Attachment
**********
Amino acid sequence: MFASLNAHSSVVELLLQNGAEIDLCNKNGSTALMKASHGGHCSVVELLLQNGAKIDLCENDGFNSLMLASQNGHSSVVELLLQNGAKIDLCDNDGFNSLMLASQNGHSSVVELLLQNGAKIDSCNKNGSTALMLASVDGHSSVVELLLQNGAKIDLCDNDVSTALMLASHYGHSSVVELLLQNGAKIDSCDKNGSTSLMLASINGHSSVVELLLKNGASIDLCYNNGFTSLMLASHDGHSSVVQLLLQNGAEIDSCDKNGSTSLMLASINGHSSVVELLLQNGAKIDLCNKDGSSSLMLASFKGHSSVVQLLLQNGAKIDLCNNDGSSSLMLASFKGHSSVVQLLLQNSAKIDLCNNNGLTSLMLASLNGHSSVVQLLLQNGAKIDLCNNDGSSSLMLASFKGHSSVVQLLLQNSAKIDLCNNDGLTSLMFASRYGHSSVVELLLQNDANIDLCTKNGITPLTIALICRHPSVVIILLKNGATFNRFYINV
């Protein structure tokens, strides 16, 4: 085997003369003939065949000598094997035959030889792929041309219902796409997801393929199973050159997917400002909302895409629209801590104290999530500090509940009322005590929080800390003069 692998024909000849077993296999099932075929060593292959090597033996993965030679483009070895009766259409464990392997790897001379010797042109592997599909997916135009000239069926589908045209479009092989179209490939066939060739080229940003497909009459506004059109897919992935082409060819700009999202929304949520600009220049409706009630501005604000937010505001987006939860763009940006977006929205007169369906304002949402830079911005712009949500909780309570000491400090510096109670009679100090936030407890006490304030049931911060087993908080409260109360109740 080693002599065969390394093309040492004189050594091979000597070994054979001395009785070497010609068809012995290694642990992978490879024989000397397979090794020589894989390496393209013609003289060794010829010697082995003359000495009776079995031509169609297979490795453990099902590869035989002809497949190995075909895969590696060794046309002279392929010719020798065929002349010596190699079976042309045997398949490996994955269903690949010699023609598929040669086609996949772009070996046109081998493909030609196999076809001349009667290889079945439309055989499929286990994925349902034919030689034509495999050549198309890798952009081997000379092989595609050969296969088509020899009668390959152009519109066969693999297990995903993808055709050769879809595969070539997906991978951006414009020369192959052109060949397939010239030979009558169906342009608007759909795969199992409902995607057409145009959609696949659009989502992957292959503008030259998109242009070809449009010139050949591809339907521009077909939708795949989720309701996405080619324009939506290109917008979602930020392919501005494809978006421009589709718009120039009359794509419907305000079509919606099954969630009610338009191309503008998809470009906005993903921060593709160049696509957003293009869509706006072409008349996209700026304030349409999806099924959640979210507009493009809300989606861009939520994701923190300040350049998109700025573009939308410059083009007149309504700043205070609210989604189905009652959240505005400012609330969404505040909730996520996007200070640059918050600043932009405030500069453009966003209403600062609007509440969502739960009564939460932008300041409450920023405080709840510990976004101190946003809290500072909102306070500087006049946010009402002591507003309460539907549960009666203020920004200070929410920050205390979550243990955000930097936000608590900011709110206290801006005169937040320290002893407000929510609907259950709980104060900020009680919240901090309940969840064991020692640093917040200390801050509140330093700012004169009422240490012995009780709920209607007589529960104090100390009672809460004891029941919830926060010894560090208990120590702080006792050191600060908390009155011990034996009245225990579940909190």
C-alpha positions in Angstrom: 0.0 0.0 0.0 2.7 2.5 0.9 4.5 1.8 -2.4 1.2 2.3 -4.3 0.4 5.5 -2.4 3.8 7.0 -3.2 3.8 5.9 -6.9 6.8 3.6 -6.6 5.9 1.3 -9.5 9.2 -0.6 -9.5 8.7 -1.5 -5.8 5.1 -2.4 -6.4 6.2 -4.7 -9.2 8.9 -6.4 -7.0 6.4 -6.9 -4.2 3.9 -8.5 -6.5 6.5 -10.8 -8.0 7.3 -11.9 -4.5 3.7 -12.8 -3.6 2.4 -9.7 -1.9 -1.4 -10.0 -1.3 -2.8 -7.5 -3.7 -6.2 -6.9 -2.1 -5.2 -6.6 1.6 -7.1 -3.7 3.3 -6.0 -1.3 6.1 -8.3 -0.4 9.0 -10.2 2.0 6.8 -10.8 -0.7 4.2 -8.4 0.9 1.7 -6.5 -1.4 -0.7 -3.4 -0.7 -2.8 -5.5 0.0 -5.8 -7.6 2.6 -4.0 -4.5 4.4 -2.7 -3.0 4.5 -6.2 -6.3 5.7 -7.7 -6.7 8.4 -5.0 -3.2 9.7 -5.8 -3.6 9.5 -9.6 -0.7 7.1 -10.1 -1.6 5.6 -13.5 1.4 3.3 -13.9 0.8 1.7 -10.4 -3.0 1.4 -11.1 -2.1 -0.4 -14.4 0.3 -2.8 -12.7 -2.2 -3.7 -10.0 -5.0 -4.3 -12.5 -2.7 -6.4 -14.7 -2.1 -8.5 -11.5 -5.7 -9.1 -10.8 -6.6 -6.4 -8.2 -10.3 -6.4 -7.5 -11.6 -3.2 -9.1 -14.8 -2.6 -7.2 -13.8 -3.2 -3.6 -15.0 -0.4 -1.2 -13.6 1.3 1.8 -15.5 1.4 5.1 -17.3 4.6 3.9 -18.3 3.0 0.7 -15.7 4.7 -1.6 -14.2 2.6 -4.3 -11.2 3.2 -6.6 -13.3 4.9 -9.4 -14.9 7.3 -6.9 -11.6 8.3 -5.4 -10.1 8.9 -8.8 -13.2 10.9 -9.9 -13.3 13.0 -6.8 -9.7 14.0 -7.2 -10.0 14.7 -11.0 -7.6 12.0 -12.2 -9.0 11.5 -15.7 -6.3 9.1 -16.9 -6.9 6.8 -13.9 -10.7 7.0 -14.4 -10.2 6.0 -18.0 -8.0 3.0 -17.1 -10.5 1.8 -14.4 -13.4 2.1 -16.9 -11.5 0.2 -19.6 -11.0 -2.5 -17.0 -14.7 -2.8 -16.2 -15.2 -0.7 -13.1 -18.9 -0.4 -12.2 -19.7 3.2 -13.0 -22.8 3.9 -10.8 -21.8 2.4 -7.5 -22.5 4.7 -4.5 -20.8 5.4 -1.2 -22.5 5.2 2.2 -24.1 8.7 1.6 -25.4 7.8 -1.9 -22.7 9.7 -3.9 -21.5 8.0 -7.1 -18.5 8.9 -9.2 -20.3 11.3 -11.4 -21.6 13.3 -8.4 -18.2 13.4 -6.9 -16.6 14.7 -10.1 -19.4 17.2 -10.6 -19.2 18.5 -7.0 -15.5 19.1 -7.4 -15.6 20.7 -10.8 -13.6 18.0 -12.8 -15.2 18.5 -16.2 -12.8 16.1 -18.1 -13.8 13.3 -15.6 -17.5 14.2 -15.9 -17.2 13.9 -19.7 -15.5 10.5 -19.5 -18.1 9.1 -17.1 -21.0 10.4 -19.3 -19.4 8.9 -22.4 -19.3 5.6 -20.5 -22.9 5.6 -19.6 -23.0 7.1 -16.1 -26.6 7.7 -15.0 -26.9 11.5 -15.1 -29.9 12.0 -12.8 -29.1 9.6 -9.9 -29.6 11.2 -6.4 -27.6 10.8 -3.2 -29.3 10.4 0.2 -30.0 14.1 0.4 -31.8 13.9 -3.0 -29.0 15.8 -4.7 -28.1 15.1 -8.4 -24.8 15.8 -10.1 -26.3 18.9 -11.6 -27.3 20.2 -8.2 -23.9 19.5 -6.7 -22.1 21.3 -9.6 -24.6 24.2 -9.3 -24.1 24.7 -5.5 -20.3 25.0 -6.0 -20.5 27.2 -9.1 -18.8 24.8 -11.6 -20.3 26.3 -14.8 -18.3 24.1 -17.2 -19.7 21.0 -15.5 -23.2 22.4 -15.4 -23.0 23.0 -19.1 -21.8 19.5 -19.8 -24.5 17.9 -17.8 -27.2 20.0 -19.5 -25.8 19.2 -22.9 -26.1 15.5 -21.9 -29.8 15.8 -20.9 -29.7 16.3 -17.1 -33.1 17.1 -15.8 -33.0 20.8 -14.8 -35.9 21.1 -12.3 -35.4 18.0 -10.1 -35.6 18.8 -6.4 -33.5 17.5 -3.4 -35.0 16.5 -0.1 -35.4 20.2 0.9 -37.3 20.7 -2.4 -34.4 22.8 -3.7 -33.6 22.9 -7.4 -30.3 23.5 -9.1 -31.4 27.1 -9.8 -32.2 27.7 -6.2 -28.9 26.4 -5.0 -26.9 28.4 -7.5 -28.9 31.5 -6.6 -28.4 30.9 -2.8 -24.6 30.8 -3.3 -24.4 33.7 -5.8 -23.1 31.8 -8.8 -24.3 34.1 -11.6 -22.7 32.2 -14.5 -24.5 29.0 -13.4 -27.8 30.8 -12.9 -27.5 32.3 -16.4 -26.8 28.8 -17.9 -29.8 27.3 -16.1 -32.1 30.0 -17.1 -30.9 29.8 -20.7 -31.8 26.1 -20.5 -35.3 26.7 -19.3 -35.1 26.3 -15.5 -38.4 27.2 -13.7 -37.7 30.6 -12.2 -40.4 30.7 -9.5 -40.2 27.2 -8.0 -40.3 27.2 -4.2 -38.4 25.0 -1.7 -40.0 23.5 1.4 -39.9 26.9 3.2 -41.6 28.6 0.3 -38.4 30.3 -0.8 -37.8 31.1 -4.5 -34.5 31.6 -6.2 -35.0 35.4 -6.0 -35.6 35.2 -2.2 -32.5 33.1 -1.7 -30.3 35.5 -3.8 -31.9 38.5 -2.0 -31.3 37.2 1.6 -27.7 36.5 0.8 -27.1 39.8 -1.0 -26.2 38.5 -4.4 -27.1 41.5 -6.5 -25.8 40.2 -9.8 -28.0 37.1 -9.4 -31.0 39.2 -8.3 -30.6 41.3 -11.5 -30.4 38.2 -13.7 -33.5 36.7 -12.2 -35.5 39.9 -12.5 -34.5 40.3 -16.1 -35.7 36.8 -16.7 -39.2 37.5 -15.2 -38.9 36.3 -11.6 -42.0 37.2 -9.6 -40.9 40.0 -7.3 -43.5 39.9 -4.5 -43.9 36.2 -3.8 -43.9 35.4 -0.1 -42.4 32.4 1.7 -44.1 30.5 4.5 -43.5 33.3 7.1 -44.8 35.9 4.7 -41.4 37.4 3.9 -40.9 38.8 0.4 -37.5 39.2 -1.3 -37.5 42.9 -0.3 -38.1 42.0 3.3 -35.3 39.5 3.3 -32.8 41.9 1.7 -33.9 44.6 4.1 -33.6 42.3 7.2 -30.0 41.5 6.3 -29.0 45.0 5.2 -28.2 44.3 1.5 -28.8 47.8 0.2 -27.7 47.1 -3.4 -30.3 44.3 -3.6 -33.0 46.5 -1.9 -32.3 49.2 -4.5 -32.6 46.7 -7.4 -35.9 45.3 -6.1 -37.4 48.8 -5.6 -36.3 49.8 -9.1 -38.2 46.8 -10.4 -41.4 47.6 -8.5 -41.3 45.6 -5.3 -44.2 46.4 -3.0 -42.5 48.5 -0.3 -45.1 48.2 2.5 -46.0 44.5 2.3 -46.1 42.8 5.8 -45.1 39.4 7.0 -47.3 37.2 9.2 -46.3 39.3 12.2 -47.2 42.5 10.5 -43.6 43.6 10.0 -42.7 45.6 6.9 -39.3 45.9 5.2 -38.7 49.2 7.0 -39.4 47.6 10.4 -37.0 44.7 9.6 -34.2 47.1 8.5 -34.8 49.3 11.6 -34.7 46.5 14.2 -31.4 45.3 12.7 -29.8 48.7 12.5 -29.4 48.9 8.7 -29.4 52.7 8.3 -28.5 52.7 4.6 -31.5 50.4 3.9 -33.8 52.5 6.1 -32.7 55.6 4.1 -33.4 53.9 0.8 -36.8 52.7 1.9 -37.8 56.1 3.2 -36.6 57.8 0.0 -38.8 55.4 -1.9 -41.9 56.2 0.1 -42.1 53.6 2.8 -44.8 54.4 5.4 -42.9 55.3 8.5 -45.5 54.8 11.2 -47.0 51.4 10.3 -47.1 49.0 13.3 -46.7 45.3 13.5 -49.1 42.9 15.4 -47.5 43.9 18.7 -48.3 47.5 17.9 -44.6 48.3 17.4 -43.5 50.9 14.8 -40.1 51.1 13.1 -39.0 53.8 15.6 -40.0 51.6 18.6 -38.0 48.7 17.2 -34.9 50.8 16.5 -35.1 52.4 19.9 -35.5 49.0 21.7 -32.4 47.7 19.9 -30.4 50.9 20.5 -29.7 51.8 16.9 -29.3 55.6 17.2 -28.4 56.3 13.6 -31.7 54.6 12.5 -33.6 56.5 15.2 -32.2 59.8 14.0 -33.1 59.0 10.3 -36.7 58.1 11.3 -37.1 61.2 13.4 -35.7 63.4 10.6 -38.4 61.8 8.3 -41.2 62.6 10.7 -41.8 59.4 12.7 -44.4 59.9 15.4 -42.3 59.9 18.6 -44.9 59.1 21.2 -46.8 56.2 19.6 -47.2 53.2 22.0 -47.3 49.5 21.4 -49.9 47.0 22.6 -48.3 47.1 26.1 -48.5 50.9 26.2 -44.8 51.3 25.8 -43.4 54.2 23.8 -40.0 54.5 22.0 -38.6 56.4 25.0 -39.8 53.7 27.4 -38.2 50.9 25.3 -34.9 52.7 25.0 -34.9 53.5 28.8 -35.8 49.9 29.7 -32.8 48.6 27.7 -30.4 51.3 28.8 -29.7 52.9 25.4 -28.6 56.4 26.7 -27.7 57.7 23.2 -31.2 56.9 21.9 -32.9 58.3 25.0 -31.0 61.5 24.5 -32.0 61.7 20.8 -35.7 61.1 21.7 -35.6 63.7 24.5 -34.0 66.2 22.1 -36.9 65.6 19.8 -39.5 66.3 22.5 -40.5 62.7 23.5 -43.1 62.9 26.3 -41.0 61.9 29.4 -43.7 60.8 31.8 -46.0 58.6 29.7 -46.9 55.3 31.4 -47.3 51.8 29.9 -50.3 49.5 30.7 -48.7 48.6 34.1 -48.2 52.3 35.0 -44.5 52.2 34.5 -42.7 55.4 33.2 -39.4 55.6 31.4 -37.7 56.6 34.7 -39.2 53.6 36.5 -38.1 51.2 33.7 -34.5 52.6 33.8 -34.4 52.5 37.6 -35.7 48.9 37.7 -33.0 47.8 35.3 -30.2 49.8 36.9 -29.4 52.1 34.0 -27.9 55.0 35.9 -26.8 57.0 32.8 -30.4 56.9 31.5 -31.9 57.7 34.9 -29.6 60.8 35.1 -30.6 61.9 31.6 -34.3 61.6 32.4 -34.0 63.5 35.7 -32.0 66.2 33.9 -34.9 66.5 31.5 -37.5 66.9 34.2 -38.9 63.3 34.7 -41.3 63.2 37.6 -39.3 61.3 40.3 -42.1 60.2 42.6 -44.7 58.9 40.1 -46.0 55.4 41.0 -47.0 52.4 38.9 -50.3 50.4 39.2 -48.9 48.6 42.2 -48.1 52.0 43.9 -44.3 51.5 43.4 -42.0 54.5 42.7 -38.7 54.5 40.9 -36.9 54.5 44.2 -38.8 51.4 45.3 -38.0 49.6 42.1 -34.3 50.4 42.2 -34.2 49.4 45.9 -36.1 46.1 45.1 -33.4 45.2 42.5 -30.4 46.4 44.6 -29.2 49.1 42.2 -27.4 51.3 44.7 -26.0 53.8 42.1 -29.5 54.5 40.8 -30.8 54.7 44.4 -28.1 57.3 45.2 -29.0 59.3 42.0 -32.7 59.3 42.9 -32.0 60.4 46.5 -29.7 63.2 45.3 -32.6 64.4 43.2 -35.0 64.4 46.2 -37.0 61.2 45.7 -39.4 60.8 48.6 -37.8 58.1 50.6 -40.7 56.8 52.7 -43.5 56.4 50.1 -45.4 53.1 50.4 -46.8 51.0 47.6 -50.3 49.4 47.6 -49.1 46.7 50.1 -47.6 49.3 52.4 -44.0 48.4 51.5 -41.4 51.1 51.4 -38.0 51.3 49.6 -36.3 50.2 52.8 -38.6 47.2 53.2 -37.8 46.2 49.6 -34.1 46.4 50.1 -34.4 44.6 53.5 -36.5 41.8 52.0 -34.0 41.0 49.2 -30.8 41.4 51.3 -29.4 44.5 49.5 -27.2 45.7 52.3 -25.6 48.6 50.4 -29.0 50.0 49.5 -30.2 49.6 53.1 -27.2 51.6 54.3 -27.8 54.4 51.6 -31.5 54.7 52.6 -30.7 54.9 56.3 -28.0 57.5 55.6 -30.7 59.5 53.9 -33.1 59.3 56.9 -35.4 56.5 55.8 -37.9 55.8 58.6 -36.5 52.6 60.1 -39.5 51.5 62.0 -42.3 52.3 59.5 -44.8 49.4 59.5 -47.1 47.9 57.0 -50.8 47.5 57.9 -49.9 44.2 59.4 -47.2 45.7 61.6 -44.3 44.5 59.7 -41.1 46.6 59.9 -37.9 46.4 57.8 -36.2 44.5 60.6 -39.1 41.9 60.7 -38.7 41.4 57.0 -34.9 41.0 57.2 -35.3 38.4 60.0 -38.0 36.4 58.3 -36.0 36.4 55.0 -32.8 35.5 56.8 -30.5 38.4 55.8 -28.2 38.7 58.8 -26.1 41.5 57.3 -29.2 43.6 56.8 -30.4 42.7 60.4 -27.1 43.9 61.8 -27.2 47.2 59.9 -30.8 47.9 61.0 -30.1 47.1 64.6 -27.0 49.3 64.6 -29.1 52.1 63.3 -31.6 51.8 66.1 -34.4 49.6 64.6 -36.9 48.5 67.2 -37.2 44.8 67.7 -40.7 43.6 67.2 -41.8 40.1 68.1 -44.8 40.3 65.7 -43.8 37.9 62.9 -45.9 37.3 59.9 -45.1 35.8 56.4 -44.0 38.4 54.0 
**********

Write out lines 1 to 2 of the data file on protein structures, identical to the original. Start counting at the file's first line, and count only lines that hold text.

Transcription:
Amino acid sequence: MFASLNAHSSVVELLLQNGAEIDLCNKNGSTALMKASHGGHCSVVELLLQNGAKIDLCENDGFNSLMLASQNGHSSVVELLLQNGAKIDLCDNDGFNSLMLASQNGHSSVVELLLQNGAKIDSCNKNGSTALMLASVDGHSSVVELLLQNGAKIDLCDNDVSTALMLASHYGHSSVVELLLQNGAKIDSCDKNGSTSLMLASINGHSSVVELLLKNGASIDLCYNNGFTSLMLASHDGHSSVVQLLLQNGAEIDSCDKNGSTSLMLASINGHSSVVELLLQNGAKIDLCNKDGSSSLMLASFKGHSSVVQLLLQNGAKIDLCNNDGSSSLMLASFKGHSSVVQLLLQNSAKIDLCNNNGLTSLMLASLNGHSSVVQLLLQNGAKIDLCNNDGSSSLMLASFKGHSSVVQLLLQNSAKIDLCNNDGLTSLMFASRYGHSSVVELLLQNDANIDLCTKNGITPLTIALICRHPSVVIILLKNGATFNRFYINV
């Protein structure tokens, strides 16, 4: 085997003369003939065949000598094997035959030889792929041309219902796409997801393929199973050159997917400002909302895409629209801590104290999530500090509940009322005590929080800390003069 692998024909000849077993296999099932075929060593292959090597033996993965030679483009070895009766259409464990392997790897001379010797042109592997599909997916135009000239069926589908045209479009092989179209490939066939060739080229940003497909009459506004059109897919992935082409060819700009999202929304949520600009220049409706009630501005604000937010505001987006939860763009940006977006929205007169369906304002949402830079911005712009949500909780309570000491400090510096109670009679100090936030407890006490304030049931911060087993908080409260109360109740 080693002599065969390394093309040492004189050594091979000597070994054979001395009785070497010609068809012995290694642990992978490879024989000397397979090794020589894989390496393209013609003289060794010829010697082995003359000495009776079995031509169609297979490795453990099902590869035989002809497949190995075909895969590696060794046309002279392929010719020798065929002349010596190699079976042309045997398949490996994955269903690949010699023609598929040669086609996949772009070996046109081998493909030609196999076809001349009667290889079945439309055989499929286990994925349902034919030689034509495999050549198309890798952009081997000379092989595609050969296969088509020899009668390959152009519109066969693999297990995903993808055709050769879809595969070539997906991978951006414009020369192959052109060949397939010239030979009558169906342009608007759909795969199992409902995607057409145009959609696949659009989502992957292959503008030259998109242009070809449009010139050949591809339907521009077909939708795949989720309701996405080619324009939506290109917008979602930020392919501005494809978006421009589709718009120039009359794509419907305000079509919606099954969630009610338009191309503008998809470009906005993903921060593709160049696509957003293009869509706006072409008349996209700026304030349409999806099924959640979210507009493009809300989606861009939520994701923190300040350049998109700025573009939308410059083009007149309504700043205070609210989604189905009652959240505005400012609330969404505040909730996520996007200070640059918050600043932009405030500069453009966003209403600062609007509440969502739960009564939460932008300041409450920023405080709840510990976004101190946003809290500072909102306070500087006049946010009402002591507003309460539907549960009666203020920004200070929410920050205390979550243990955000930097936000608590900011709110206290801006005169937040320290002893407000929510609907259950709980104060900020009680919240901090309940969840064991020692640093917040200390801050509140330093700012004169009422240490012995009780709920209607007589529960104090100390009672809460004891029941919830926060010894560090208990120590702080006792050191600060908390009155011990034996009245225990579940909190």